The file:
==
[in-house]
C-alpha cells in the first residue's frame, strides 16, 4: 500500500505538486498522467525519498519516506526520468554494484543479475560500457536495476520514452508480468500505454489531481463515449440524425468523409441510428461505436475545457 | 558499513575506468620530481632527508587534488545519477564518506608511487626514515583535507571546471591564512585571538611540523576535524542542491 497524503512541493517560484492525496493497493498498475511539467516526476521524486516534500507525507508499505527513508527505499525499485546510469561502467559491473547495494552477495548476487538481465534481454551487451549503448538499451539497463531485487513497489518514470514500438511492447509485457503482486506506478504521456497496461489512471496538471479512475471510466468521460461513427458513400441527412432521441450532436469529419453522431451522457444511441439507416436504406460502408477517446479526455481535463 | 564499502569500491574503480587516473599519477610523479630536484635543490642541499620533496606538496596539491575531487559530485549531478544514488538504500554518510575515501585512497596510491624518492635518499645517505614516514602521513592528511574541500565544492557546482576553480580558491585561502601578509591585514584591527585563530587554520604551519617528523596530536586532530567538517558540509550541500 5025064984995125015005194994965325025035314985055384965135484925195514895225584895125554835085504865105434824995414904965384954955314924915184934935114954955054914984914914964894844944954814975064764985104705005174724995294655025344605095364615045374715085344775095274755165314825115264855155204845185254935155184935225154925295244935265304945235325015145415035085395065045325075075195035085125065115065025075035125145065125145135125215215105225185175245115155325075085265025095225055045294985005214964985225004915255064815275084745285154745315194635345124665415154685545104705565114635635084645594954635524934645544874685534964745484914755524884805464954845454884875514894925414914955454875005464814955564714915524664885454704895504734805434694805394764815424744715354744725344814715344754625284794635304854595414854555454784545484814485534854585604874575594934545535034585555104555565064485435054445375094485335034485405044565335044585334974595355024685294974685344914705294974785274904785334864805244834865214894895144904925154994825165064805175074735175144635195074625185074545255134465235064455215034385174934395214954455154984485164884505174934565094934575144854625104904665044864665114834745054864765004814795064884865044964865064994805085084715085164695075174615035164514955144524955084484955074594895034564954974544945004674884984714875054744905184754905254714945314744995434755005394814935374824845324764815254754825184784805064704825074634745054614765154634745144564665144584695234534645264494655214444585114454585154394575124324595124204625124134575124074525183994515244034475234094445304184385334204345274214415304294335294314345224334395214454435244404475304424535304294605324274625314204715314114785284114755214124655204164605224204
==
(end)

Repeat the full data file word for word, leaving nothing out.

[in-house]
C-alpha cells in the first residue's frame, strides 16, 4: 500500500505538486498522467525519498519516506526520468554494484543479475560500457536495476520514452508480468500505454489531481463515449440524425468523409441510428461505436475545457 | 558499513575506468620530481632527508587534488545519477564518506608511487626514515583535507571546471591564512585571538611540523576535524542542491 497524503512541493517560484492525496493497493498498475511539467516526476521524486516534500507525507508499505527513508527505499525499485546510469561502467559491473547495494552477495548476487538481465534481454551487451549503448538499451539497463531485487513497489518514470514500438511492447509485457503482486506506478504521456497496461489512471496538471479512475471510466468521460461513427458513400441527412432521441450532436469529419453522431451522457444511441439507416436504406460502408477517446479526455481535463 | 564499502569500491574503480587516473599519477610523479630536484635543490642541499620533496606538496596539491575531487559530485549531478544514488538504500554518510575515501585512497596510491624518492635518499645517505614516514602521513592528511574541500565544492557546482576553480580558491585561502601578509591585514584591527585563530587554520604551519617528523596530536586532530567538517558540509550541500 5025064984995125015005194994965325025035314985055384965135484925195514895225584895125554835085504865105434824995414904965384954955314924915184934935114954955054914984914914964894844944954814975064764985104705005174724995294655025344605095364615045374715085344775095274755165314825115264855155204845185254935155184935225154925295244935265304945235325015145415035085395065045325075075195035085125065115065025075035125145065125145135125215215105225185175245115155325075085265025095225055045294985005214964985225004915255064815275084745285154745315194635345124665415154685545104705565114635635084645594954635524934645544874685534964745484914755524884805464954845454884875514894925414914955454875005464814955564714915524664885454704895504734805434694805394764815424744715354744725344814715344754625284794635304854595414854555454784545484814485534854585604874575594934545535034585555104555565064485435054445375094485335034485405044565335044585334974595355024685294974685344914705294974785274904785334864805244834865214894895144904925154994825165064805175074735175144635195074625185074545255134465235064455215034385174934395214954455154984485164884505174934565094934575144854625104904665044864665114834745054864765004814795064884865044964865064994805085084715085164695075174615035164514955144524955084484955074594895034564954974544945004674884984714875054744905184754905254714945314744995434755005394814935374824845324764815254754825184784805064704825074634745054614765154634745144564665144584695234534645264494655214444585114454585154394575124324595124204625124134575124074525183994515244034475234094445304184385334204345274214415304294335294314345224334395214454435244404475304424535304294605324274625314204715314114785284114755214124655204164605224204